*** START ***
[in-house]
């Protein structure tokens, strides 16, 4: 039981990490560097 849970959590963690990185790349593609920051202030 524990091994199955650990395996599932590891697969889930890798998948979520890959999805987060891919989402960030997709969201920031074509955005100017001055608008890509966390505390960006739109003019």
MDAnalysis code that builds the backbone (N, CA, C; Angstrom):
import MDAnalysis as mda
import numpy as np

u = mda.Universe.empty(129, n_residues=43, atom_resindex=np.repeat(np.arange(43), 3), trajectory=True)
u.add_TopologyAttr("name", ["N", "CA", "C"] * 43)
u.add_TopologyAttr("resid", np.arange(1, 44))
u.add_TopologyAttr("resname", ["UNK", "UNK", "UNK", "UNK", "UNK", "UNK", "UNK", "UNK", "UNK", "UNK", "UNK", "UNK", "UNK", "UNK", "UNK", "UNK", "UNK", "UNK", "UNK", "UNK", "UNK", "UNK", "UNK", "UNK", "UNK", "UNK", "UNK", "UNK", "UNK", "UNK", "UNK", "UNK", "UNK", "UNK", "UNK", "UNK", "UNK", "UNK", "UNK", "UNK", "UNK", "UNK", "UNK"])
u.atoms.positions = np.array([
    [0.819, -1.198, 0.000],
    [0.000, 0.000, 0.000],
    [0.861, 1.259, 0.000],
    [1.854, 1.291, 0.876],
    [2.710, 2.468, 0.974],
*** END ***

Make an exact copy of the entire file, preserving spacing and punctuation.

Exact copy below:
[in-house]
């Protein structure tokens, strides 16, 4: 039981990490560097 849970959590963690990185790349593609920051202030 524990091994199955650990395996599932590891697969889930890798998948979520890959999805987060891919989402960030997709969201920031074509955005100017001055608008890509966390505390960006739109003019």
MDAnalysis code that builds the backbone (N, CA, C; Angstrom):
import MDAnalysis as mda
import numpy as np

u = mda.Universe.empty(129, n_residues=43, atom_resindex=np.repeat(np.arange(43), 3), trajectory=True)
u.add_TopologyAttr("name", ["N", "CA", "C"] * 43)
u.add_TopologyAttr("resid", np.arange(1, 44))
u.add_TopologyAttr("resname", ["UNK", "UNK", "UNK", "UNK", "UNK", "UNK", "UNK", "UNK", "UNK", "UNK", "UNK", "UNK", "UNK", "UNK", "UNK", "UNK", "UNK", "UNK", "UNK", "UNK", "UNK", "UNK", "UNK", "UNK", "UNK", "UNK", "UNK", "UNK", "UNK", "UNK", "UNK", "UNK", "UNK", "UNK", "UNK", "UNK", "UNK", "UNK", "UNK", "UNK", "UNK", "UNK", "UNK"])
u.atoms.positions = np.array([
    [0.819, -1.198, 0.000],
    [0.000, 0.000, 0.000],
    [0.861, 1.259, 0.000],
    [1.854, 1.291, 0.876],
    [2.710, 2.468, 0.974],